This article first appeared in Modern English Teacher Volume 16/4 October 2007
Practising the Grammar of Spoken English
Simon Mumford, Turkey
Simon Mumford teaches EAP at Izmir University of Economics, Turkey. He has written on using stories, visuals, drilling, reading aloud, and is especially interested in the creative teaching of grammar. E-mail: firstname.lastname@example.org
Headers and tails coin toss
Circular sentence drill
Interjection noughts and crosses
Two and three step requests
Vague language pictures
The publication of Cambridge Grammar of English (Carter and McCarthy, 2006) is a significant event in the analysis of the English language, since elements of native-speaker spoken English grammar and been recorded and described in a detailed and comprehensive way on the basis of a large corpus. Teachers can now point with confidence to features such as vague language, headers and tails, and ellipsis as the norm in informal speaking situations. Assuming that at least some students will need or want to learn these spoken grammar forms, there follow some suggestions for teaching them productively. All references are to Carter and McCarthy (2006).
Subjects and auxiliary verbs at the beginning of sentences may be omitted where they can be understood from context (p.182). The simplest way to practise this kind of ellipsis is to forbid the use of pronouns and auxiliaries in affirmative and interrogative sentences, and pronouns in negative ones. Two students hold a conversation, monitored by a third, who, when hearing a forbidden word, takes the place of the offender. Example:
A: Went to France last week.
B: Really? Have a nice time?
A: Not bad. Saw Paris.
B: Did you go to the Eiffel Tower?
C: (as judge) You said ‘Did you’.
C: (taking B’s place) Didn’t feel well yesterday.
A:Eat too much?
To practise ellipsis, write the following dialogue on the board and drill it, starting with the full forms and reducing them by saying the dialogue repeatedly, faster and faster. The non-essential words (in brackets) should fade away until they are omitted completely. The aim is to reduce the time taken to say the dialogue to about ten seconds.\
Customer: (Have you) Got any black biros?
Assistant: (There are) Some over there.
Customer: (Could you) Give me a packet of tissues, too, please.
Assistant: (Would) These (be) all right for you?
Customer: (They will be) Fine.
Assistant: (That’s) One twenty please.
Customer: There you are.
Assistant: Thank you.
To show why such ellipsis is necessary, set up a shop role play with four times as many customers as assistants, representing a busy shop. Since customers have to visit every assistant, they will have to queue. The idea is to finish the transactions as quickly as possible, to reduce queue length and waiting time.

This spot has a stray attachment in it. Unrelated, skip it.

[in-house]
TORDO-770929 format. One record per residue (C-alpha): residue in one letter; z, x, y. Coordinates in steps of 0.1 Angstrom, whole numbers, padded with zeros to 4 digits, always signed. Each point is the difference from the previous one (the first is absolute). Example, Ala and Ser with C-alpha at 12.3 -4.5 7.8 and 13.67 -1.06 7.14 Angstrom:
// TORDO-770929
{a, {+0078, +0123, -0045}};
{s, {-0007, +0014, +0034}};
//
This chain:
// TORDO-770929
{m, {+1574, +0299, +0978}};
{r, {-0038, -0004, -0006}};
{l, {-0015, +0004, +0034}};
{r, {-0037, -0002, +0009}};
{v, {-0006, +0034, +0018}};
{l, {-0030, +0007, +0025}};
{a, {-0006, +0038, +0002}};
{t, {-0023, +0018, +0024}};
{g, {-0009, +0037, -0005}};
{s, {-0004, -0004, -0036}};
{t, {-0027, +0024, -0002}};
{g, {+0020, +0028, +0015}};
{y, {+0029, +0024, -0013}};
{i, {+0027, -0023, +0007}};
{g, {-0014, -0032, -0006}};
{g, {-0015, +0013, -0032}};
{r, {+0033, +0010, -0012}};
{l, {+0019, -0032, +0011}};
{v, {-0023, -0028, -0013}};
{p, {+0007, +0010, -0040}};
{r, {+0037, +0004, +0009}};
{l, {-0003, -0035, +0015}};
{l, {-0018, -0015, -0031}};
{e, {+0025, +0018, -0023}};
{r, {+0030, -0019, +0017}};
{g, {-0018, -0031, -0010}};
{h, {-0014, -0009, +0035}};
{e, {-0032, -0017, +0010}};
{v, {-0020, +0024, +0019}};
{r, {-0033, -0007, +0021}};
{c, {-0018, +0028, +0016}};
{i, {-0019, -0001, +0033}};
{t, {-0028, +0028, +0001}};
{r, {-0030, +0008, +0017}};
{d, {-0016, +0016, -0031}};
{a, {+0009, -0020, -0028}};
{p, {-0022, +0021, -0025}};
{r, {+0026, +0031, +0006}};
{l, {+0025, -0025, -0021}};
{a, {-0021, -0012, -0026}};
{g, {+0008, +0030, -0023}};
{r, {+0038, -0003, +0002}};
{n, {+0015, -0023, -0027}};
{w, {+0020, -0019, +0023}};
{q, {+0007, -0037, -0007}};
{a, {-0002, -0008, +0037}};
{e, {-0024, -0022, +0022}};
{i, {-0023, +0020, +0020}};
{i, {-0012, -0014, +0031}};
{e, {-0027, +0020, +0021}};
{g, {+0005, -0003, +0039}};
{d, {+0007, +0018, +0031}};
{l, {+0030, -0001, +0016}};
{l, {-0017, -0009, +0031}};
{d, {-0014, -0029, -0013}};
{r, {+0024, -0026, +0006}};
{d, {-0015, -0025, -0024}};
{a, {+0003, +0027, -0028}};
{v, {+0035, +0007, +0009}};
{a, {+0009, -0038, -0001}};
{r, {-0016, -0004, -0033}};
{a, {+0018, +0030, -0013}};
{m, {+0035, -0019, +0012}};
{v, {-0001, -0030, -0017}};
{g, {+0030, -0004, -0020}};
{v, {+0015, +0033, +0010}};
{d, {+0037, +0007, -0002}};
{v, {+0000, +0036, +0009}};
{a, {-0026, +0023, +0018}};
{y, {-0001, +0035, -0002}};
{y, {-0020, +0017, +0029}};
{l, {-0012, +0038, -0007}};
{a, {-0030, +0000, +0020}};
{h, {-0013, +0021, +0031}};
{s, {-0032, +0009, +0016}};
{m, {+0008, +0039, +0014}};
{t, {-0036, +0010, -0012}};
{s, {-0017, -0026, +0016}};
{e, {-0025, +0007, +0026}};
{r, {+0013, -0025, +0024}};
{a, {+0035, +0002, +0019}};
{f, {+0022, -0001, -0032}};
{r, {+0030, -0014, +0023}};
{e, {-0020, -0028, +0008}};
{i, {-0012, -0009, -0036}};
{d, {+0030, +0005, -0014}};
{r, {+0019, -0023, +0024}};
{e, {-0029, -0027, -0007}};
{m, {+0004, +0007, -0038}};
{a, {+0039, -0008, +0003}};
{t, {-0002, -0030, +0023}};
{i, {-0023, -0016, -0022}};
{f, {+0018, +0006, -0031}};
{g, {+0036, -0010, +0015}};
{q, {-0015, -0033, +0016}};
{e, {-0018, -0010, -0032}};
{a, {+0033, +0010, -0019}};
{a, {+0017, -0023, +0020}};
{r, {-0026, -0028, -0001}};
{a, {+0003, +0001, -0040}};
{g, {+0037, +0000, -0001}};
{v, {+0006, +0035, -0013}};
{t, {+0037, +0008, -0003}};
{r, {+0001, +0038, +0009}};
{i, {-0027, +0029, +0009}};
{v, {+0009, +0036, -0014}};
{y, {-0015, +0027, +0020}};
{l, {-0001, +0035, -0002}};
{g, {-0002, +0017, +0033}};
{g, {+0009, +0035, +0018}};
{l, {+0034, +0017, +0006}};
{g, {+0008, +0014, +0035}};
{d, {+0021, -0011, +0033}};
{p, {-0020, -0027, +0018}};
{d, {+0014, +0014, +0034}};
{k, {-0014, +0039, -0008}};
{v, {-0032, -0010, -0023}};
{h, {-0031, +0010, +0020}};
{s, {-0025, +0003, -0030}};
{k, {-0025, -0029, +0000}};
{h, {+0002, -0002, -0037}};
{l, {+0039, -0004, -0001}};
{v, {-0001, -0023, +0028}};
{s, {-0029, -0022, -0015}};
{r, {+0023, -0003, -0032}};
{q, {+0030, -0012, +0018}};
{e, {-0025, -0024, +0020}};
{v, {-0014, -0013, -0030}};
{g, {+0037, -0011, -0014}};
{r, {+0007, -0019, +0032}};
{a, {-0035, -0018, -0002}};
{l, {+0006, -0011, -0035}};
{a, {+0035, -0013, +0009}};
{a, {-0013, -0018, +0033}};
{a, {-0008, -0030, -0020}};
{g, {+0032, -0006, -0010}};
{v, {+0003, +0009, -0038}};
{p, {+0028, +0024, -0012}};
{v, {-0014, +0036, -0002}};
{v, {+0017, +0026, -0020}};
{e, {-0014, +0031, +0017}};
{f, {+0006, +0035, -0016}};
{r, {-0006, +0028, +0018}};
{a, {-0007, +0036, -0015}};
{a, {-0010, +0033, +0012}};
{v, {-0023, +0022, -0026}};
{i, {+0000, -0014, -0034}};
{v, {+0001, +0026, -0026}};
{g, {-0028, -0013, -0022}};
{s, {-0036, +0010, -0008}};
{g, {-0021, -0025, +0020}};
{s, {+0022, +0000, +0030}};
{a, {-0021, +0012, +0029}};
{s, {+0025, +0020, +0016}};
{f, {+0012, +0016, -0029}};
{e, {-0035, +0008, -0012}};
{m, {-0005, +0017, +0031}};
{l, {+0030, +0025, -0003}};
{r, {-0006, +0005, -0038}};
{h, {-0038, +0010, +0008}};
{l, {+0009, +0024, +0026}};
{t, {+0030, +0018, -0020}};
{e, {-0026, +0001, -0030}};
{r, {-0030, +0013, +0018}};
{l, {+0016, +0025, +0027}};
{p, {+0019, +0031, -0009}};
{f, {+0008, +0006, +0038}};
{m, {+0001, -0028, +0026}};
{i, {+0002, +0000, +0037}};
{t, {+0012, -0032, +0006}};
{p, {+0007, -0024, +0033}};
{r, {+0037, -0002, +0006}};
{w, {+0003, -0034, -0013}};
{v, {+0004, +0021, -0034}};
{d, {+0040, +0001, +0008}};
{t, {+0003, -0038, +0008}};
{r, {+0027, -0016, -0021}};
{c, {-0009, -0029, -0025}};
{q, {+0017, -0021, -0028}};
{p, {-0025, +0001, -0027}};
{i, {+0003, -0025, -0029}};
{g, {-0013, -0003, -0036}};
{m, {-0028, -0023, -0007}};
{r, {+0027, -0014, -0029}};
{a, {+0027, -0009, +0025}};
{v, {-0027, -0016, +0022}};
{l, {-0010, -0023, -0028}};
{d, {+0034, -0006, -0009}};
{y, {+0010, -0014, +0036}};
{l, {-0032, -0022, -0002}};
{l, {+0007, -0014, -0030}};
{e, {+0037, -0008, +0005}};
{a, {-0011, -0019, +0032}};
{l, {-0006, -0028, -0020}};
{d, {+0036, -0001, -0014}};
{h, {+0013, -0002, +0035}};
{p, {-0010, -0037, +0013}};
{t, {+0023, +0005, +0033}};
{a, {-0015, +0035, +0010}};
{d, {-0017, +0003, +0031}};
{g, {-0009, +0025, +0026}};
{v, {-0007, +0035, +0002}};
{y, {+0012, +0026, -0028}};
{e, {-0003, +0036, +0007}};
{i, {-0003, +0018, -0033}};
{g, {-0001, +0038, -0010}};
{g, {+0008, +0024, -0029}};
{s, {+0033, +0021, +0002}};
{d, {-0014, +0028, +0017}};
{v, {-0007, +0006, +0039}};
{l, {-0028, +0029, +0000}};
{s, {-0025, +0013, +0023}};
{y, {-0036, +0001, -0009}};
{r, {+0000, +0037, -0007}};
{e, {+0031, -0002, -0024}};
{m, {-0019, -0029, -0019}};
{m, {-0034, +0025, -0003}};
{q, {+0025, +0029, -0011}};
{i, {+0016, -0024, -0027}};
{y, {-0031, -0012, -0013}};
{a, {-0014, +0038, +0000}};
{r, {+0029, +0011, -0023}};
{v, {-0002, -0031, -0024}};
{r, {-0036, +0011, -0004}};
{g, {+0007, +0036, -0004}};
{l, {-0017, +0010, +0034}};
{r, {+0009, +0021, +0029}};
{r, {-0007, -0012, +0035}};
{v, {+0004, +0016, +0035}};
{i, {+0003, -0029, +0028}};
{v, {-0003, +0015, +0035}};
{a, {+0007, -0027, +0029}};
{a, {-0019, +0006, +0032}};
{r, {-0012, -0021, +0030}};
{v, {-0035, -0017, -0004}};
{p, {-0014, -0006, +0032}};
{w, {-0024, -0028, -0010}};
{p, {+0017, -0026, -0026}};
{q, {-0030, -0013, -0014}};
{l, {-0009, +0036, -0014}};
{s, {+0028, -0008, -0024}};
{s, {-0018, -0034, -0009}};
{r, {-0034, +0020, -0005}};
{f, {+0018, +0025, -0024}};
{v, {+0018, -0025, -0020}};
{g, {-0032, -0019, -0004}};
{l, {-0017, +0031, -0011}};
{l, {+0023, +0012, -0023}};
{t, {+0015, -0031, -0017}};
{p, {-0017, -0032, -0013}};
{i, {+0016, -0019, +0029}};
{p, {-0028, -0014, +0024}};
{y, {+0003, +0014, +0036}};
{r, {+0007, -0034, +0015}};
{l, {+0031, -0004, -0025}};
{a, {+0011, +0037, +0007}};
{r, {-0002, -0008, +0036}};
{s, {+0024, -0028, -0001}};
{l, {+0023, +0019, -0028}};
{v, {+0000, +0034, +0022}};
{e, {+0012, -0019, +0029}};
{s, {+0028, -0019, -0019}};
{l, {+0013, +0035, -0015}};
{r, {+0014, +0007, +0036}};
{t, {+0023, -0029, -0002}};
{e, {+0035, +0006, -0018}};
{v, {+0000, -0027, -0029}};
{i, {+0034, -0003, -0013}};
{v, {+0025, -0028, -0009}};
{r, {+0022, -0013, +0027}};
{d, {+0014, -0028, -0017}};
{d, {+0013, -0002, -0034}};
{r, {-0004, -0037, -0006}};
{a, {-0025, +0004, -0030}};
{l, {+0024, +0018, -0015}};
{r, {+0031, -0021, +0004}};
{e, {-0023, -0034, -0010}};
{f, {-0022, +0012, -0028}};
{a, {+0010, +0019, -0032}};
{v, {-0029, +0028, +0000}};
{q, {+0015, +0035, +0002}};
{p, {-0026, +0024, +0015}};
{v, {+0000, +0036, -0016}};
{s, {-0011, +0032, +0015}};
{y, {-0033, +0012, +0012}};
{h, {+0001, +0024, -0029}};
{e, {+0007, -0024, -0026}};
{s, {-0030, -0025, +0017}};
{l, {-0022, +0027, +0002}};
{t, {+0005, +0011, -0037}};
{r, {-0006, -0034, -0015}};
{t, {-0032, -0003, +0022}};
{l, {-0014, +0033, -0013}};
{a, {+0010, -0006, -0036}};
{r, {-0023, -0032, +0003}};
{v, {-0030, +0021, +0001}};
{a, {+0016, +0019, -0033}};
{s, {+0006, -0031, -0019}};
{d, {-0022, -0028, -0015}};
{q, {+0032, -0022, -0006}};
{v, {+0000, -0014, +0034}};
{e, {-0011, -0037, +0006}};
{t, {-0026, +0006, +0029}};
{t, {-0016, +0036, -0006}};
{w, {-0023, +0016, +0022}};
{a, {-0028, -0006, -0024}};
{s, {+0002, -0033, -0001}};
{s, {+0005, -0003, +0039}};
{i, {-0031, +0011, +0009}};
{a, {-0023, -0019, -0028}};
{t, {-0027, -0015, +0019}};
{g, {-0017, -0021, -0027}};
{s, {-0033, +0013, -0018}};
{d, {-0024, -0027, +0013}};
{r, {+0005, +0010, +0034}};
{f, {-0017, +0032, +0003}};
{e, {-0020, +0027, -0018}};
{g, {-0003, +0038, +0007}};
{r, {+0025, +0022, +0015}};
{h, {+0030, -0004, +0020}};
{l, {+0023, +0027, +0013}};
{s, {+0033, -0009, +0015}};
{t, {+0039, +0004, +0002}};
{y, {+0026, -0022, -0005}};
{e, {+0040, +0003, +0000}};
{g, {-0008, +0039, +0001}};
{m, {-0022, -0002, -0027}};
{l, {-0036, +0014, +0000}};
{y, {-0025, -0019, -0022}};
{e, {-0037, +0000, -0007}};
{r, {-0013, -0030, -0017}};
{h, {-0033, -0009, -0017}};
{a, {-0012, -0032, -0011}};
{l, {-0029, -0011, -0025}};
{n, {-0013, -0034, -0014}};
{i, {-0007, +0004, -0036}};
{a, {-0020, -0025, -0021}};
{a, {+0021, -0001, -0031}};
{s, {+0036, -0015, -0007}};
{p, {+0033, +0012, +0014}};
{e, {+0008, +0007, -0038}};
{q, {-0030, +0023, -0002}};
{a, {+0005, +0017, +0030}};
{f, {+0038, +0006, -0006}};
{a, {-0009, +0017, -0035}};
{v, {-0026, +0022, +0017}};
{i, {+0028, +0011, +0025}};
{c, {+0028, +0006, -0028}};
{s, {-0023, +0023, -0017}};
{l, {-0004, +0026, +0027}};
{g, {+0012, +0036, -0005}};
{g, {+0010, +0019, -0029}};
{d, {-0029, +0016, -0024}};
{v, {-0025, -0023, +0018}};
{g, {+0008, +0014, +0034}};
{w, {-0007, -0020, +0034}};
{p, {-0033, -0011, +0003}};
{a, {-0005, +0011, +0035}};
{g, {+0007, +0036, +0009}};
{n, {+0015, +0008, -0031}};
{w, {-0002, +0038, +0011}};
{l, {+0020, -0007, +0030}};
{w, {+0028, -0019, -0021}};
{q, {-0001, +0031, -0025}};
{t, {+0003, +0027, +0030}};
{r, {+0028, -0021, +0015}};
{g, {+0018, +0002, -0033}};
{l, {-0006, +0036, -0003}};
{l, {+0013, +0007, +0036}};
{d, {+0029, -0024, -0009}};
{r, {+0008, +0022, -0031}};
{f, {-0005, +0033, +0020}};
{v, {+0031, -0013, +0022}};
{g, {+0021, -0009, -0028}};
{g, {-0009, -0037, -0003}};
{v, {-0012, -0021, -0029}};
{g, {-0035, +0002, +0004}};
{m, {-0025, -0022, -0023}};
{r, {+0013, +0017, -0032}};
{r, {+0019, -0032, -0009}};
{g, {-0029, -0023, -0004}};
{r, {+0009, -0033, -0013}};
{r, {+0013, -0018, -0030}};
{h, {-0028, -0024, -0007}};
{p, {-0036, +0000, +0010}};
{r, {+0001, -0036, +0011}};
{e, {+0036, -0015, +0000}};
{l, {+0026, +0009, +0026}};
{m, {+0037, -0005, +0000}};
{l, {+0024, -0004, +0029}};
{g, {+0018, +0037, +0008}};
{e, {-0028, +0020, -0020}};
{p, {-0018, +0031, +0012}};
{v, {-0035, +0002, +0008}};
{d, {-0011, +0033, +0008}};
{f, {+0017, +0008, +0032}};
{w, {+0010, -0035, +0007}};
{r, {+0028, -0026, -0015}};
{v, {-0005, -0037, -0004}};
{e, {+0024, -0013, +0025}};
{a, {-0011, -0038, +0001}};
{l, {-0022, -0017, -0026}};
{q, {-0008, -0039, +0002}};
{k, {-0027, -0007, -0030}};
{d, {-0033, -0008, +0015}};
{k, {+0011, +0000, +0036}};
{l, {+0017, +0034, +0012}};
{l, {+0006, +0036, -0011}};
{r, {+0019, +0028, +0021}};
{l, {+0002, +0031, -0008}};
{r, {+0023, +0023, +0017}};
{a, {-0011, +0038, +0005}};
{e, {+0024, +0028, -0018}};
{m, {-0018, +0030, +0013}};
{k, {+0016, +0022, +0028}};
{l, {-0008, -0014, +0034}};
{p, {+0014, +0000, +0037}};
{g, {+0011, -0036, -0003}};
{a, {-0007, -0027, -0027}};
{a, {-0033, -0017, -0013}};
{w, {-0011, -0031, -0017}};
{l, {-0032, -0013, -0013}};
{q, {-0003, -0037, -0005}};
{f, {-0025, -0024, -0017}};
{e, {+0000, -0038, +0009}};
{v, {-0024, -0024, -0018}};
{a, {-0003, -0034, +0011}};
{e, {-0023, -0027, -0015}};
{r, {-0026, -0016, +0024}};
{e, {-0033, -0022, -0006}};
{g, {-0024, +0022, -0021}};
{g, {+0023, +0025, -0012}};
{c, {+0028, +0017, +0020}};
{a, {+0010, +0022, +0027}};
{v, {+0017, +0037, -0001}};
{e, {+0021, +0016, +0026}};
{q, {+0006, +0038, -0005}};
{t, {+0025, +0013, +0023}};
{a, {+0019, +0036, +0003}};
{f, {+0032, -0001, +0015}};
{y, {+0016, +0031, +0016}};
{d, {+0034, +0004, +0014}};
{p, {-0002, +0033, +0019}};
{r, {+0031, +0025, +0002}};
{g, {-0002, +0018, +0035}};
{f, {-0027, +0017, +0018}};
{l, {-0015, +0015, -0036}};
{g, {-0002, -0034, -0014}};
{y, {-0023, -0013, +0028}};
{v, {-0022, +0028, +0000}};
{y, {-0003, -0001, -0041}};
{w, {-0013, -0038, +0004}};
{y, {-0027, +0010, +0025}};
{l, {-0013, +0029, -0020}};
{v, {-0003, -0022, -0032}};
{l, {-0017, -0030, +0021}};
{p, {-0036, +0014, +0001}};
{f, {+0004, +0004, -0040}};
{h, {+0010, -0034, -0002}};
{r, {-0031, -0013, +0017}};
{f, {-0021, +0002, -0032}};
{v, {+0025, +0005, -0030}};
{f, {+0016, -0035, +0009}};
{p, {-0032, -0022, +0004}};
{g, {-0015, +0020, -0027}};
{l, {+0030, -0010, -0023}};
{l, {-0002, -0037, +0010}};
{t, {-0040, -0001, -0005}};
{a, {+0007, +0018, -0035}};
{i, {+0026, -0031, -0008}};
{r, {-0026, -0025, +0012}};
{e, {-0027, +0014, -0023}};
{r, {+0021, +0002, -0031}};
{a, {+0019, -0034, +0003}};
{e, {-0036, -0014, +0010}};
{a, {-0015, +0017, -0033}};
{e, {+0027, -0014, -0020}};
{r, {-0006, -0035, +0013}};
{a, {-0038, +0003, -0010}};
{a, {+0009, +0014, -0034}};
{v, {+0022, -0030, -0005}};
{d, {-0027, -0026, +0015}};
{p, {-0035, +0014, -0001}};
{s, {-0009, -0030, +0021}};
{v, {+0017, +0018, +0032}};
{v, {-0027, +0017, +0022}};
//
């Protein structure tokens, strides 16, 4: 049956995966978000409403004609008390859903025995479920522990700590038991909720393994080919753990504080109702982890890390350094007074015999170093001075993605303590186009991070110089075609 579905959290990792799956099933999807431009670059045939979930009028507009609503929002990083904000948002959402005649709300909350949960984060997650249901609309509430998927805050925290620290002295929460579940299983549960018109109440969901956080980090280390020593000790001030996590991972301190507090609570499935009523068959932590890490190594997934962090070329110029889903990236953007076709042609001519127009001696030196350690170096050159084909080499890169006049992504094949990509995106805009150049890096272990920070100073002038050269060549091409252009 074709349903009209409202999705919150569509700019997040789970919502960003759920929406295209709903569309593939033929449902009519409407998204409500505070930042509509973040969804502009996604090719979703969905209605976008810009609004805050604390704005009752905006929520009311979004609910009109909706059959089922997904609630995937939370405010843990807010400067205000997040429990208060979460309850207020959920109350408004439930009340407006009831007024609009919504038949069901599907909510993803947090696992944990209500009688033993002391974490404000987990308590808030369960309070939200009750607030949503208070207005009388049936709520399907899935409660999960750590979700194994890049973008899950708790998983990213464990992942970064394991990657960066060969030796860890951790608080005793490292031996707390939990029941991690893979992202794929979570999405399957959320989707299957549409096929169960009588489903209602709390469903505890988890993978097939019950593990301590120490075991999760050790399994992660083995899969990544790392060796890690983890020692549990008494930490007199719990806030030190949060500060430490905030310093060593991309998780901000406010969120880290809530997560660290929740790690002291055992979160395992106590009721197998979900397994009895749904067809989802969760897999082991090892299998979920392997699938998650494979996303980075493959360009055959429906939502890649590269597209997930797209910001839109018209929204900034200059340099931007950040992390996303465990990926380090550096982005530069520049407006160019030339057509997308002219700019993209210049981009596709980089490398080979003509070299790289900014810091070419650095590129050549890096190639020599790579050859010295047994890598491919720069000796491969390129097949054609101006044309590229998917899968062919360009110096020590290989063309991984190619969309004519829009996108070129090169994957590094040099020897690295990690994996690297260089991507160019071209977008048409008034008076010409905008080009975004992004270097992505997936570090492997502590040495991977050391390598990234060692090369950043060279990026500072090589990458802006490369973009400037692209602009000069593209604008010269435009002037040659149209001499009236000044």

My father is happy now can appear in spoken English as My father, he’s happy now (header),or He’s happy now, my father (tail). Headers and tails are ‘standard features of informal spoken grammar’ (p. 192). Say a short sentence, eg John lost his wallet, and toss a coin. Ask the students to change the sentence with either a header or a tail while the coin is in the air. When the coin lands, tell the students whether it was heads or tails. If heads, students who used a headerare the winners and vice versa. Students play in threes, one to toss and say a sentence in its conventional form (these can be given on a piece of paper if necessary) and two callers, who change the sentence with either a header or tail.
Pausing and repeating, especially at the beginning of utterances are common (p. 172, 173). Write a sentence on the board and ask students to repeat at normal speed. While they do this, hold your hands out in front of you and move them apart so that when you reach the end of the sentence, they are at full stretch. Explain that you want the students to say the sentence at the speed which you move your hands outwards. The second time, include a few hesitations, that is, stop your hands in the middle for a few seconds. You can practise repeating parts of the sentence by moving your hands closer together and further apart again, imitating native speaker hesitation and repetition. Include some hesitation symbols, e.g. open your fingers wide to signal er, umm.
Writing a sentence in a circle rather than in a line makes it easier to say in different ways, so for example the sentence I heard the bell while I was reading can be drilled asWhile I was reading, I heard the bell ring. We can also practicehesitations and repetition: While I was reading...I heard the bell ring while I was reading, or even While I was... while I was reading...I heard...I heard the bell... bell ring. As the words are written in a circle, you can move your finger round the sentence, back and forward, to get the desired amount of repetition.Another possibility, using ellipsis and reduction, isheard the bell ring while reading.